Which medical condition, disease, disorder, syndrome, illness, or injury is researched?
Critical Illness and Mechanical Ventilation
Interventions can include giving participants drugs, medical devices, procedures, vaccines, and other products that are either investigational or already available or noninvasive approaches such as surveys, education, and interviews.
Other:Early goal Directed Sedation
Other:Standard care sedation
Research studies and clinical trials typically have two or more research arms. An arm is a group of people who receive the same treatment in the study.
Early Goal Directed SedationEarly Goal Directed Sedation process of care involves: Early delivery of proposed intervention, shortly after initiating mechanical ventilation; Effective analgesia provided simultaneously and early (analgesia first). Regular and frequent assessment of patient wakefulness/sedative state; Avoidance of benzodiazepines and minimisation of use of propofol; Reduced overall sedation depth with targeted light sedation; Patients randomised to the EGDS arm will receive a sedative infusion of Dexmedetomidine withor without minimal propofol in order to maintain a RASS of -2 to +1. Dexmedetomidine infusion will be continued until sedation is no longer clinically indicated up to a maximum of 28 days after enrolment.
Standard care Sedation ArmPatients randomised to the standard care sedation arm will receive process of care sedation directed by the treating clinician. Based on the information from our observational study and the EGDS Pilot trial, most patients in this group are likely to receive midazolam and /or propofol. These agents will be infused to achieve the default target of Light sedation (RASS -2 to +1) whenever clinically appropriate and as specified by the treating clinician. The use remifentanil or dexmedetomidine for initial and maintenance sedation will be precluded.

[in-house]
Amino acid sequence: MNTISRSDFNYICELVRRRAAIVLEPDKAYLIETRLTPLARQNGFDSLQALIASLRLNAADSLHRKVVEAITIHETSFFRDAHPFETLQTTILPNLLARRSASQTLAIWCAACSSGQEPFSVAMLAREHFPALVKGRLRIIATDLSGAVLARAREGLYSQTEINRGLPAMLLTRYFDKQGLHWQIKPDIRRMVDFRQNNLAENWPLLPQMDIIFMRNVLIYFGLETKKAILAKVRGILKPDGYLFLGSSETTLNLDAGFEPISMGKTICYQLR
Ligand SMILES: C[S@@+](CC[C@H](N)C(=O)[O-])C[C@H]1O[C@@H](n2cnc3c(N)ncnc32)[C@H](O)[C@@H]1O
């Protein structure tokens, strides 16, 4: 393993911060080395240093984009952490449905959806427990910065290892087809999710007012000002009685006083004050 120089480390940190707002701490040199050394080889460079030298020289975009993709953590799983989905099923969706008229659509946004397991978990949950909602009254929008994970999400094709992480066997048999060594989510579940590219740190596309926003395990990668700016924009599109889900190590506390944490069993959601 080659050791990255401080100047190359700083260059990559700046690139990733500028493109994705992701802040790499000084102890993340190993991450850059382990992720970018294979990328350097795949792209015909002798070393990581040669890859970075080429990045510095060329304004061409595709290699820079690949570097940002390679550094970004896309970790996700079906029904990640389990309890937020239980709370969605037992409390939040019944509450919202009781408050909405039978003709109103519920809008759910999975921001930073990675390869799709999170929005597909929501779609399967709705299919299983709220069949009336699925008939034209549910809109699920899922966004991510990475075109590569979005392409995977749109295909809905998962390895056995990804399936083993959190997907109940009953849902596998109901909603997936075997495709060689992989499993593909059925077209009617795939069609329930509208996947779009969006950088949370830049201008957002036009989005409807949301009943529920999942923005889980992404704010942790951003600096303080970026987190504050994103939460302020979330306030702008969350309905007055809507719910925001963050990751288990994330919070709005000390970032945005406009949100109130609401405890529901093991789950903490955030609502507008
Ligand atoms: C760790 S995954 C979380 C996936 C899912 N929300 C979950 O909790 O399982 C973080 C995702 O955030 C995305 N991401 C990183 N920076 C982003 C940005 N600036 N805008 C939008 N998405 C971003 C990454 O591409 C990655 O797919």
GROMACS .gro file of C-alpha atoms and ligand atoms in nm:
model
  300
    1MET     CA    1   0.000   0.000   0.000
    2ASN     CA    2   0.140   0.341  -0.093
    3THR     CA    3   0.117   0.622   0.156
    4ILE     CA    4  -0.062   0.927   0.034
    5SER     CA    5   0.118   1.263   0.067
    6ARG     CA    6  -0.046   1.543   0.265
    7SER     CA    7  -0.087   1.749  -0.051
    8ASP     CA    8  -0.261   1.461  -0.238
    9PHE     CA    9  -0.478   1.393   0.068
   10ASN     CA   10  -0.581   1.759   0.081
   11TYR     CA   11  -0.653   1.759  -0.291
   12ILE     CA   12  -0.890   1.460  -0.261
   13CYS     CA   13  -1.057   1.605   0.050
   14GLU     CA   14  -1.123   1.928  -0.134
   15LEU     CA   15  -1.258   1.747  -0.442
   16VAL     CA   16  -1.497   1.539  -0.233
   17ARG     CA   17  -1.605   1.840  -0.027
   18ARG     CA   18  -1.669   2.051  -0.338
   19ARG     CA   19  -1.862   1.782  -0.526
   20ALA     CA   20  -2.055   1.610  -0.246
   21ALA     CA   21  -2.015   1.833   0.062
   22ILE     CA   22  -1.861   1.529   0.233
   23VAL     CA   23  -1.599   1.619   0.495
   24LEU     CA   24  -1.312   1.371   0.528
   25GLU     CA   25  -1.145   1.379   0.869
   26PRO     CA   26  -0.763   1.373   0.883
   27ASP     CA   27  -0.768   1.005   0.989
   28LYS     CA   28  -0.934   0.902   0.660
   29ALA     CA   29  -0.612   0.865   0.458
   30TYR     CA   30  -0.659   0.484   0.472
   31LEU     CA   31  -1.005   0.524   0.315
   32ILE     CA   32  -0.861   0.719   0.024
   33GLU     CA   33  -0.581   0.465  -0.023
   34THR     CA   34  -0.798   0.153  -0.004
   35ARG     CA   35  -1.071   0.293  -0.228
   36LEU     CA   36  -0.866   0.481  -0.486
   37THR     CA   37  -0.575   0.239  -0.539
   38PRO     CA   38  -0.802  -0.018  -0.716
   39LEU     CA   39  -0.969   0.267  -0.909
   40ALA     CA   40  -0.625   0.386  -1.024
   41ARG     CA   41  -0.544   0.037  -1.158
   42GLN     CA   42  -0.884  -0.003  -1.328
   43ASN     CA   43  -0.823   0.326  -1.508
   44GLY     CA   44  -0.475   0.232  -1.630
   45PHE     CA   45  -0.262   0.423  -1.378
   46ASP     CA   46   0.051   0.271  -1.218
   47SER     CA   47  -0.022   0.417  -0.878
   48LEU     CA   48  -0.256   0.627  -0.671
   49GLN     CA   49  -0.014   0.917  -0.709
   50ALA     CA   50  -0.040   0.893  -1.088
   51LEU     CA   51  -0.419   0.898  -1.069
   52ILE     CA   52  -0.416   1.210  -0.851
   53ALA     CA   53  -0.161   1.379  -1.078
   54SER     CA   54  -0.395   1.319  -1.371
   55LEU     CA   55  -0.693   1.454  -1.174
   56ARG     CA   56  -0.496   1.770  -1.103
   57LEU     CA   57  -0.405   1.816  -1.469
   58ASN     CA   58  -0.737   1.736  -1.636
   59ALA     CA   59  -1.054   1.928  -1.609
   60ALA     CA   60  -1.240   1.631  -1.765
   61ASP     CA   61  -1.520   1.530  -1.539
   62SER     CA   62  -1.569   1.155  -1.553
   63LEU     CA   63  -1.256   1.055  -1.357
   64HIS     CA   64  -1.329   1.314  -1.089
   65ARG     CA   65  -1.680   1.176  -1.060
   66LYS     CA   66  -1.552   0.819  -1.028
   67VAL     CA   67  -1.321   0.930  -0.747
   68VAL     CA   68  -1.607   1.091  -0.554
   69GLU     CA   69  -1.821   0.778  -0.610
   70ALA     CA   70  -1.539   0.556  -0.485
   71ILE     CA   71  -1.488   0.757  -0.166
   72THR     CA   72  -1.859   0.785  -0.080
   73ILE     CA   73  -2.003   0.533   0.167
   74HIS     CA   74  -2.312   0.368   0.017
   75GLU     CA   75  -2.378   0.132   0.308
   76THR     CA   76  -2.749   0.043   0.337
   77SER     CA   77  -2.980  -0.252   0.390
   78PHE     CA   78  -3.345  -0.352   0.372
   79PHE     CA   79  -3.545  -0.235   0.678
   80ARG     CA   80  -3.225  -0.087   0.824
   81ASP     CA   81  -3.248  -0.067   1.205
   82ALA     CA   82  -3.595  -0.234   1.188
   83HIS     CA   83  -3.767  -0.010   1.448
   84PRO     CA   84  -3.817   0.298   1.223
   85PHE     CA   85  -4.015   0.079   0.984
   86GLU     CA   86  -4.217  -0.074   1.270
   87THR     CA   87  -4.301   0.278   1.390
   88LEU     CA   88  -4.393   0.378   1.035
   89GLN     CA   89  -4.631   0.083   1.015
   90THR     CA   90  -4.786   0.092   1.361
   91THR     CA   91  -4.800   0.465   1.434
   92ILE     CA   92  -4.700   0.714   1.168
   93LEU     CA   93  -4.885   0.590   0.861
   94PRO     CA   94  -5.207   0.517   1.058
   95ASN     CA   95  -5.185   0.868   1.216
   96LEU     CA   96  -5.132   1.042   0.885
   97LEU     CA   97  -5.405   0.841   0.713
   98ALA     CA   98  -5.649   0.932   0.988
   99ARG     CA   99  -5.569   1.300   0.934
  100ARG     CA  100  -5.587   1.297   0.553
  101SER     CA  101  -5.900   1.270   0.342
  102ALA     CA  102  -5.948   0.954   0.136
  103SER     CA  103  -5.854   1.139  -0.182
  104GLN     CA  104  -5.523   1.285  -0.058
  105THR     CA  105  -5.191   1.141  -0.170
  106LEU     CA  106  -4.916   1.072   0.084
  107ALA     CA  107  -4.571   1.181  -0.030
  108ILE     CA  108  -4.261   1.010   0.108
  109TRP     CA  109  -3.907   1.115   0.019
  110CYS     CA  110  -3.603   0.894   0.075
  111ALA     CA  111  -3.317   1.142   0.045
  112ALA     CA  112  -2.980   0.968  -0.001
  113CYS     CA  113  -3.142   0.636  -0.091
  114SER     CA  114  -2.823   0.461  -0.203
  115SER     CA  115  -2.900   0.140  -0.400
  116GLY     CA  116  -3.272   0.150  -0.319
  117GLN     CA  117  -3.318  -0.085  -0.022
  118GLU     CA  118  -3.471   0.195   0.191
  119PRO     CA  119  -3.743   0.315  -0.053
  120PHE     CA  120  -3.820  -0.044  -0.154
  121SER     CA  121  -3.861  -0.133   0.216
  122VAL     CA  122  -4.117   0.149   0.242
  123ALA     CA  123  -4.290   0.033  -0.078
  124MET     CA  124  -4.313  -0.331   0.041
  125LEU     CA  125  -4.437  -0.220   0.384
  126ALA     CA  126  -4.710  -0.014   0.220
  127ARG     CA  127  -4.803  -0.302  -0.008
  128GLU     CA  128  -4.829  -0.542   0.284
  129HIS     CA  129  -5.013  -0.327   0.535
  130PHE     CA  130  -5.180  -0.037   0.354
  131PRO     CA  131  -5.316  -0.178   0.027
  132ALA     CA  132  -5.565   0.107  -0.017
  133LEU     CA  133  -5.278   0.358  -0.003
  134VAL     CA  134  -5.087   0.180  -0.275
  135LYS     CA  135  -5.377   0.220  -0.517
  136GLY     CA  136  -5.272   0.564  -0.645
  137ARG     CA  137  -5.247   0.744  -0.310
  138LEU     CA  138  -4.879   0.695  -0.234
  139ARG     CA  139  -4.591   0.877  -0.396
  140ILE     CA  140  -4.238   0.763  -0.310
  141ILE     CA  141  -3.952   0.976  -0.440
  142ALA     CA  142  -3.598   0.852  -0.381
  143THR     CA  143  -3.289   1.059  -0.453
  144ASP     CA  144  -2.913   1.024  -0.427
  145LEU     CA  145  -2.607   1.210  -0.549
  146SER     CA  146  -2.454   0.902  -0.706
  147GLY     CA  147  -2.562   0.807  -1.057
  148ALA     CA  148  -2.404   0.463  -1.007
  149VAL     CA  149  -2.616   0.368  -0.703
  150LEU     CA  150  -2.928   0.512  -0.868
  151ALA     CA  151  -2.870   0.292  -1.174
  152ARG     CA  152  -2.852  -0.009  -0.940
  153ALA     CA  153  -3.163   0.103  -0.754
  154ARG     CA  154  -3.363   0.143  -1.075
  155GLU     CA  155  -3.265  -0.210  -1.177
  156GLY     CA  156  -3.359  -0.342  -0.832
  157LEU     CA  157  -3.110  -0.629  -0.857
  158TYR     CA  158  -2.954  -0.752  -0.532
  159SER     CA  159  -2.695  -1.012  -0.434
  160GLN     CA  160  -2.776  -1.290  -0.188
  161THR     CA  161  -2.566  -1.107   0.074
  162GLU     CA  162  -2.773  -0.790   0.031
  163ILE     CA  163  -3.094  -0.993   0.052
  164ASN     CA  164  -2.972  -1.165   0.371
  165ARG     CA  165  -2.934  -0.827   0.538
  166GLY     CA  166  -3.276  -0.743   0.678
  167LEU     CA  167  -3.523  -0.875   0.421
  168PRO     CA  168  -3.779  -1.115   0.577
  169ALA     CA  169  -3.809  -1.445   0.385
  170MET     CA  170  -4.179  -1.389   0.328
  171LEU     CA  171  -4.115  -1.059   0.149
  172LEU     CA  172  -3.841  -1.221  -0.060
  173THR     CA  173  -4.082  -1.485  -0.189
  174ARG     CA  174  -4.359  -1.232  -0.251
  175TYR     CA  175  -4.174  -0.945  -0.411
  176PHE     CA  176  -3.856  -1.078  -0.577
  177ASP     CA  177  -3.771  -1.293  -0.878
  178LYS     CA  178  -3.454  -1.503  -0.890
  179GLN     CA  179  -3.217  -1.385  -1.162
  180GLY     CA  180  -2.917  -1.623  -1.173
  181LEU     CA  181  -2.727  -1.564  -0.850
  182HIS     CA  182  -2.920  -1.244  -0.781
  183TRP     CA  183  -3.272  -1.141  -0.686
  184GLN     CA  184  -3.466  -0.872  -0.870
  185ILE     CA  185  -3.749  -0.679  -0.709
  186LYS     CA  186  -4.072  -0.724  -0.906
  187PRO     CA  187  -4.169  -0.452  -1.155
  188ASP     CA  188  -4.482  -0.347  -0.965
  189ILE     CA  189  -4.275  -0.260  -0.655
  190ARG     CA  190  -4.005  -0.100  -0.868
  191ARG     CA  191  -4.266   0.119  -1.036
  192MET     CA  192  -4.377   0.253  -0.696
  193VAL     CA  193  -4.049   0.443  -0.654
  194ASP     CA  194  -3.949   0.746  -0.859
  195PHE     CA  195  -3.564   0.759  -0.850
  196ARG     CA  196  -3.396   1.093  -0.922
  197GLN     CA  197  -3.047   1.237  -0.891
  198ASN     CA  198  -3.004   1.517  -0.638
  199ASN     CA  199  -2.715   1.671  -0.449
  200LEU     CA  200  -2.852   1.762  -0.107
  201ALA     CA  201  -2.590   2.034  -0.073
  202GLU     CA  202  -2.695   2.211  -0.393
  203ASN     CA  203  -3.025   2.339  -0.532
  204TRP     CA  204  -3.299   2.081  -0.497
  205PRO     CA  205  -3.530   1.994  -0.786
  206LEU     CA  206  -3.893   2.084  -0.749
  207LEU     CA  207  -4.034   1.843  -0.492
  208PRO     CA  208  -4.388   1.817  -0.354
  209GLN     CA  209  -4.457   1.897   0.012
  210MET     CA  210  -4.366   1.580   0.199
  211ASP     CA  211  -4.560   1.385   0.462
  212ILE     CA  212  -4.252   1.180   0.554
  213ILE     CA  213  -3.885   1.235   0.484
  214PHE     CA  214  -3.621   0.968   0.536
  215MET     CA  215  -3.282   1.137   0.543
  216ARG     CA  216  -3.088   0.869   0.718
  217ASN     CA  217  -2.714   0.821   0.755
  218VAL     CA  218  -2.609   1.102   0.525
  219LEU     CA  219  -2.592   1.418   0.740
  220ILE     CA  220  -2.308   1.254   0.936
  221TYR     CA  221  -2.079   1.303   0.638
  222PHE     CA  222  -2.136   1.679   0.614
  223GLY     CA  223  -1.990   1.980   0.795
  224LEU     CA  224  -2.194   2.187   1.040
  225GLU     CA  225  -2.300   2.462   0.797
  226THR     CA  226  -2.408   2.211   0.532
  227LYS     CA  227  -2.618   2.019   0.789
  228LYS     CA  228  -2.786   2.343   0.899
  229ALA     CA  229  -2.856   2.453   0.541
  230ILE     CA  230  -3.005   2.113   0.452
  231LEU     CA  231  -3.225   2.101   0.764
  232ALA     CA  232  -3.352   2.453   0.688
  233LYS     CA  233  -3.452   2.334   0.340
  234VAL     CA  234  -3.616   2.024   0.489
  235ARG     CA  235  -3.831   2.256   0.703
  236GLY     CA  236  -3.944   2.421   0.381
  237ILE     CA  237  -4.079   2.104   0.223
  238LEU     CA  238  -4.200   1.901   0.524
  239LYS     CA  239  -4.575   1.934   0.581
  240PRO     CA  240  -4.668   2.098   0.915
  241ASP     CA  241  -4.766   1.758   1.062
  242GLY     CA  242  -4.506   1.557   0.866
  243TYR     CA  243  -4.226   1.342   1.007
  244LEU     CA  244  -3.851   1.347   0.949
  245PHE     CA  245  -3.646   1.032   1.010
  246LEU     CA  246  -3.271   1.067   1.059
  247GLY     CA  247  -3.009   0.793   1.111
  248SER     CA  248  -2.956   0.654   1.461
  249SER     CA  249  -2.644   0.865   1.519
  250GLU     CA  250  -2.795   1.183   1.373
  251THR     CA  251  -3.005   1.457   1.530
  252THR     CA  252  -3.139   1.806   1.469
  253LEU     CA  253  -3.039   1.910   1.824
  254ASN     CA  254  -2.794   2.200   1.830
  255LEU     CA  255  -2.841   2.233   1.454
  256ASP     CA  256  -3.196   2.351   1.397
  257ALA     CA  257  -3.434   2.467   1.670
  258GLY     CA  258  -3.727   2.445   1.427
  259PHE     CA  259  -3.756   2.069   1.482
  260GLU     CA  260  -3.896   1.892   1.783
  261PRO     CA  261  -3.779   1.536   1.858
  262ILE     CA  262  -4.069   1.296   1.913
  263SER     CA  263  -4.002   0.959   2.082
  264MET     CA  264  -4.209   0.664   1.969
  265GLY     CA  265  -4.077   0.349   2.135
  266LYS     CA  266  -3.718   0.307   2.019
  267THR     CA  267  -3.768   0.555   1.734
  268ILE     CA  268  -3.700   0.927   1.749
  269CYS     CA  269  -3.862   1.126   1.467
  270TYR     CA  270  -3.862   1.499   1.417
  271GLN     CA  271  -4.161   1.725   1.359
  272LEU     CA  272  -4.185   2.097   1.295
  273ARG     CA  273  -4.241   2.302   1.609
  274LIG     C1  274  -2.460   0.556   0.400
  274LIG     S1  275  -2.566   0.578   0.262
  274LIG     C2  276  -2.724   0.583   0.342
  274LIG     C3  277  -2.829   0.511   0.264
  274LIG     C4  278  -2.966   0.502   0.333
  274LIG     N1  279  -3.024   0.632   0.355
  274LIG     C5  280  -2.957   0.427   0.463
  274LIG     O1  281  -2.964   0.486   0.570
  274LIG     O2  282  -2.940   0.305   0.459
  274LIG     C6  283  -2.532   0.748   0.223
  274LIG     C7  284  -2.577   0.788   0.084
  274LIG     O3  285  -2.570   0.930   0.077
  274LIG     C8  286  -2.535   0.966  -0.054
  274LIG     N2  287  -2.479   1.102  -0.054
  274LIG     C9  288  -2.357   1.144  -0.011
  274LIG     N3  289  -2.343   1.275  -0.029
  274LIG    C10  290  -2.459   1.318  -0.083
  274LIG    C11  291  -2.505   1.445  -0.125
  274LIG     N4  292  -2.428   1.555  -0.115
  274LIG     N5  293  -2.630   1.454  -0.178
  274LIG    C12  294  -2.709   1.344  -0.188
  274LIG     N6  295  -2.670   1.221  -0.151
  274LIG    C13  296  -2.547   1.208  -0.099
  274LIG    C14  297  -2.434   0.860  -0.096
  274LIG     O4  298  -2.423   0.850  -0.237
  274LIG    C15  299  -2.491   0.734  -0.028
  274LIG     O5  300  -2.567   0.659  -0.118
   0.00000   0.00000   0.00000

Active, not recruiting
Start Date: November 2013
Completed Date: August 2018
Phase: Phase 3
Primary Outcome: Mortality
Secondary Outcome: Ventilation free days
Study sponsors, principal investigator, and references
Principal Investigator: Yahya Shehabi, MD, FCICM, FANZCA, EMBA
Lead Sponsor: Australian and New Zealand Intensive Care Research Centre
Collaborator: National Health and Medical Research Council, Australia
Shehabi Y, Bellomo R, Reade MC, Bailey M, Bass F, Howe B, McArthur C, Seppelt IM, Webb S, Weisbrodt L; Sedation Practice in Intensive Care Evaluation (SPICE) Study Investigators; ANZICS Clinical Trials Group. Early intensive care sedation predicts long-term mortality in ventilated critically ill patients. Am J Respir Crit Care Med. 2012 Oct 15;186(8):724-31. doi: 10.1164/rccm.201203-0522OC. Epub 2012 Aug 2.